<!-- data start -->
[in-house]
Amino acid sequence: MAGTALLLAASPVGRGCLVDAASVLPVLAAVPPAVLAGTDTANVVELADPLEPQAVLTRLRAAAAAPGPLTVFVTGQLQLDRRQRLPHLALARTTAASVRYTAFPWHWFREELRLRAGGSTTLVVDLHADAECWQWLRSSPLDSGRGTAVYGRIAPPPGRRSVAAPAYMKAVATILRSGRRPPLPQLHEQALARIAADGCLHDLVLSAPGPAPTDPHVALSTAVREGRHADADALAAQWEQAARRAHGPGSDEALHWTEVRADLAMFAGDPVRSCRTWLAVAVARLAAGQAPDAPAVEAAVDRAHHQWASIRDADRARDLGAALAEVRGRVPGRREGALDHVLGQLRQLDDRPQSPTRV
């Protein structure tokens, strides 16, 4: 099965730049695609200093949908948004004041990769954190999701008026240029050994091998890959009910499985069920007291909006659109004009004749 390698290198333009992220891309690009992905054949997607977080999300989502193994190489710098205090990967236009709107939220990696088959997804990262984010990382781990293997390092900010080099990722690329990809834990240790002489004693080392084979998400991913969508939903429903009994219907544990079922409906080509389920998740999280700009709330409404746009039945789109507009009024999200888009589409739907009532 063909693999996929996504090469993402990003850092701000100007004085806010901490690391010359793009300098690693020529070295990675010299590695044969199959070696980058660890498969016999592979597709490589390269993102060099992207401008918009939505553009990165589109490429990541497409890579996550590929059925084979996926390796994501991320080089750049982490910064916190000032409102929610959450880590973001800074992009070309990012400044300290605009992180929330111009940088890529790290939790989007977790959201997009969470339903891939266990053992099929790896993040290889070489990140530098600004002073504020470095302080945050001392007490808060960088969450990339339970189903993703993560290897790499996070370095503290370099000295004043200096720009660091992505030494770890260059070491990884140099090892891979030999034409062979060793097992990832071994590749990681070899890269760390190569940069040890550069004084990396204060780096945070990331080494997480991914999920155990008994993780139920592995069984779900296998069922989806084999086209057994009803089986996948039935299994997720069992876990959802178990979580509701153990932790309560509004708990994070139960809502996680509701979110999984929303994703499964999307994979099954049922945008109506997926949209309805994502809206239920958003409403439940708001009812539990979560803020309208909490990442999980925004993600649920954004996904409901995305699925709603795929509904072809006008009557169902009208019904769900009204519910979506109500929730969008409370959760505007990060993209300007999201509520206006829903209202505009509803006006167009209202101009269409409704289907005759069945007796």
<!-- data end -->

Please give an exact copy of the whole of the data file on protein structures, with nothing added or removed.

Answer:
[in-house]
Amino acid sequence: MAGTALLLAASPVGRGCLVDAASVLPVLAAVPPAVLAGTDTANVVELADPLEPQAVLTRLRAAAAAPGPLTVFVTGQLQLDRRQRLPHLALARTTAASVRYTAFPWHWFREELRLRAGGSTTLVVDLHADAECWQWLRSSPLDSGRGTAVYGRIAPPPGRRSVAAPAYMKAVATILRSGRRPPLPQLHEQALARIAADGCLHDLVLSAPGPAPTDPHVALSTAVREGRHADADALAAQWEQAARRAHGPGSDEALHWTEVRADLAMFAGDPVRSCRTWLAVAVARLAAGQAPDAPAVEAAVDRAHHQWASIRDADRARDLGAALAEVRGRVPGRREGALDHVLGQLRQLDDRPQSPTRV
């Protein structure tokens, strides 16, 4: 099965730049695609200093949908948004004041990769954190999701008026240029050994091998890959009910499985069920007291909006659109004009004749 390698290198333009992220891309690009992905054949997607977080999300989502193994190489710098205090990967236009709107939220990696088959997804990262984010990382781990293997390092900010080099990722690329990809834990240790002489004693080392084979998400991913969508939903429903009994219907544990079922409906080509389920998740999280700009709330409404746009039945789109507009009024999200888009589409739907009532 063909693999996929996504090469993402990003850092701000100007004085806010901490690391010359793009300098690693020529070295990675010299590695044969199959070696980058660890498969016999592979597709490589390269993102060099992207401008918009939505553009990165589109490429990541497409890579996550590929059925084979996926390796994501991320080089750049982490910064916190000032409102929610959450880590973001800074992009070309990012400044300290605009992180929330111009940088890529790290939790989007977790959201997009969470339903891939266990053992099929790896993040290889070489990140530098600004002073504020470095302080945050001392007490808060960088969450990339339970189903993703993560290897790499996070370095503290370099000295004043200096720009660091992505030494770890260059070491990884140099090892891979030999034409062979060793097992990832071994590749990681070899890269760390190569940069040890550069004084990396204060780096945070990331080494997480991914999920155990008994993780139920592995069984779900296998069922989806084999086209057994009803089986996948039935299994997720069992876990959802178990979580509701153990932790309560509004708990994070139960809502996680509701979110999984929303994703499964999307994979099954049922945008109506997926949209309805994502809206239920958003409403439940708001009812539990979560803020309208909490990442999980925004993600649920954004996904409901995305699925709603795929509904072809006008009557169902009208019904769900009204519910979506109500929730969008409370959760505007990060993209300007999201509520206006829903209202505009509803006006167009209202101009269409409704289907005759069945007796």